In Gaza and the West Bank, the Palestinians have, through organizations like al Fatah and Hamas, followed much the same path as Hezbollah did in Lebanon. The first legitimization for the Palestinians came in their recognition under the Oslo Accords of 1993 and the establishment of the Palestinian Authority; through political legitimization the Palestinian Authority was born. More recently, elections in Gaza and the West Bank stood witness to surprise landslide victories by Hamas over the al Fatah party. This has led to recent infighting, side-tracking their common quest for the eradication of the State of Israel. The point here is this: through the democratic process, a known terrorist organization has garnered political legitimacy.
This brings us back to Moqtada al-Sadr and his declaration that the Mahdi Army will henceforth be categorized as a civic and social services organization.
According to The Wall Street Journal (which has undergone a dramatic change since being acquired by NewsCorp I might add), a brochure, of all things, states that the Mahdi Army will now be a spirituality guided entity instead of an anti-American jihadist group. Allegedly, it will focus on education, religion and social justice. In direct contradiction to the brochure, which states that the Mahdi Army "is not allowed to use arms at all," al-Sadr, the report said, will continue to direct smaller, elite cells for limited military operations against US troops (seriously, what is a Middle Eastern Islamist tyrant without a militia?).
We in the West have to ask ourselves some pretty serious questions:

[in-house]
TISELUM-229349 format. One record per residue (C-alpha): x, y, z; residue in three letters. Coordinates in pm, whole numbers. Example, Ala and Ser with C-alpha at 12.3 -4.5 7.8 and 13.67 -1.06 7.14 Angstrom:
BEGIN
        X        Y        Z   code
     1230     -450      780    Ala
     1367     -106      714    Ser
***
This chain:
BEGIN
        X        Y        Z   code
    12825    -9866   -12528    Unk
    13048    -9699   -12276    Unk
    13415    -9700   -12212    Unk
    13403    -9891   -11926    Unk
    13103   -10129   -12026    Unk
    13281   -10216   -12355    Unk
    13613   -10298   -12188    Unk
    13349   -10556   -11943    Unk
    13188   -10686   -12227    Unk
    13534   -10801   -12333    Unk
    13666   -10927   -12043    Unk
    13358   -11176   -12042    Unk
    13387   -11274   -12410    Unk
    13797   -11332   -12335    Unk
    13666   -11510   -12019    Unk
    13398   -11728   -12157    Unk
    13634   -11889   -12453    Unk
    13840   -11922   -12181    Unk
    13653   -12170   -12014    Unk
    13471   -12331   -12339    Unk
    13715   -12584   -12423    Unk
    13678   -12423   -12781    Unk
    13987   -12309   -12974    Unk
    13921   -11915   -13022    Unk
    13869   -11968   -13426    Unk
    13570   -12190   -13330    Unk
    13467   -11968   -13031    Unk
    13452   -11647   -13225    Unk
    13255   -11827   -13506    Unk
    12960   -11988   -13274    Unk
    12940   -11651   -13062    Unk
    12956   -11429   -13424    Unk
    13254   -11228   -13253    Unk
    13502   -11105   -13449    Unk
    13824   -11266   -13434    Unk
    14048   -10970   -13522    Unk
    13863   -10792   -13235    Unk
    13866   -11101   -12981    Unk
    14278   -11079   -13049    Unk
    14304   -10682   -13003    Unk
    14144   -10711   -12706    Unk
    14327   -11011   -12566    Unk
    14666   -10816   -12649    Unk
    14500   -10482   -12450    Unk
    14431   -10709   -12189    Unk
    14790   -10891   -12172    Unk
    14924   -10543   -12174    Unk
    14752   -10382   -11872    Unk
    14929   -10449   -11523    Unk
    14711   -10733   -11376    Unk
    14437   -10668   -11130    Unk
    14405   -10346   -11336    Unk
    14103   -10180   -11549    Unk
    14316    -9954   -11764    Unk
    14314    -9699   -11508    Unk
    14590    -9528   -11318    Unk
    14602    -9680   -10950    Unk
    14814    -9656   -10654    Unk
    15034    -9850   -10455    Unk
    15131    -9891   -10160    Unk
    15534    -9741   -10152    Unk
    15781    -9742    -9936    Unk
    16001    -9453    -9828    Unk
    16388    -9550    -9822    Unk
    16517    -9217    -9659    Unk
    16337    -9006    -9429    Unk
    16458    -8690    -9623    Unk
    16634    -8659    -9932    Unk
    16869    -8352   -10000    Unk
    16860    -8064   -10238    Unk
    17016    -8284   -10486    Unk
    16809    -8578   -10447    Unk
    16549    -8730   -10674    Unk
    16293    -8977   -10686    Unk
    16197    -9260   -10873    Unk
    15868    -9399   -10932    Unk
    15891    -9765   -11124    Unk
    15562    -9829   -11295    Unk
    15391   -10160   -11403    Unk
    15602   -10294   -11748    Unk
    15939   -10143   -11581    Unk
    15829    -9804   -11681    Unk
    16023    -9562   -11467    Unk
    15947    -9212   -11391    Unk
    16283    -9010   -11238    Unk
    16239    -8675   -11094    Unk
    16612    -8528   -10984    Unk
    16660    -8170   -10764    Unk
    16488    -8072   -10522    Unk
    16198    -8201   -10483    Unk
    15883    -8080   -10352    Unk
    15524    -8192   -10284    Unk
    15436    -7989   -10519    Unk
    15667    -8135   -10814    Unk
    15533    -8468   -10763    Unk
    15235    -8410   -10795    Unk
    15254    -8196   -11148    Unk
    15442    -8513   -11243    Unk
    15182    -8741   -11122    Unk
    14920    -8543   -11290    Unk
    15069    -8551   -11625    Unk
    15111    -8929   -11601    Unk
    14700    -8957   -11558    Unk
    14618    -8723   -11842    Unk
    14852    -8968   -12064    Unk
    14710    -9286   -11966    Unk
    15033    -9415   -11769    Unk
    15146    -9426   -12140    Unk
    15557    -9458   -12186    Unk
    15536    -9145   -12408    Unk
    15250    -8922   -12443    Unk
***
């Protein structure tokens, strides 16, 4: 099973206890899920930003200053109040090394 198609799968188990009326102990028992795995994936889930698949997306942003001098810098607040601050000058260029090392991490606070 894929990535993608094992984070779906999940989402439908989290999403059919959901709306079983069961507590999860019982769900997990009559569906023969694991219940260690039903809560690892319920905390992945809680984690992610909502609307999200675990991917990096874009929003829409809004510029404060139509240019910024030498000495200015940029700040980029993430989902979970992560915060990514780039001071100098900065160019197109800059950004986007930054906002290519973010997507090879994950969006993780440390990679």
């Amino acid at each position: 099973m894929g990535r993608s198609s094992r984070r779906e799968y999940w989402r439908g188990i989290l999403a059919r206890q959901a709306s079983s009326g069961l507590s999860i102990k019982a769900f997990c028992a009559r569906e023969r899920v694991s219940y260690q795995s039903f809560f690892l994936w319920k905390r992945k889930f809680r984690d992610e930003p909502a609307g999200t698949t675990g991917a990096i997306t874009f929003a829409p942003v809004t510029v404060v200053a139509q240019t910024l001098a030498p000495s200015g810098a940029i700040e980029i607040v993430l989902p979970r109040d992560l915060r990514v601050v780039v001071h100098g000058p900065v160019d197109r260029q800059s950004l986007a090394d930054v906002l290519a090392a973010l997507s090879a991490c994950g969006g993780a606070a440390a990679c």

Sadly, past acts of tolerance in the face of actions taken by Hezbollah and Hamas in Lebanon, Gaza and the West Bank prove the answers to the first two questions to be "yes." Armed with the fact-based understanding that only experience can afford; armed with the knowledge that jihadis are using Capone-styled tactics to gain legitimacy in the quest for a global Caliphate, we still have a chance to affect the answer to the third question.
Frank Salvato is the Executive Director and Director of Terrorism Research for Basics Project a non-profit, non-partisan, 501(C)(3) research and education initiative. His writing has been recognized by the US House International Relations Committee and the Japan Center for Conflict Prevention. His organization, Basics Project, partnered in producing the first ever national symposium series addressing the root causes of radical Islamist terrorism. He also serves as the managing editor for The New Media Journal. Mr. Salvato has appeared on The O'Reilly Factor on FOX News Channel and is the host of the NMJ Radio show broadcast global on NetTalkWorld global talk radio and broadcast live on BlogTalk Radio. He is a regular guest on The Right Balance with Greg Allen on the Accent Radio Network, syndicated on over 25 stations nationally and on The Captain's America Radio Show catering to the US Armed Forces around the world, as well as an occasional guests on radio programs across the country. His opinion-editorials are syndicated nationally and he is occasionally quoted in The Federalist. Mr. Salvato is available for public speaking engagements. He can be contacted at firstname.lastname@example.org.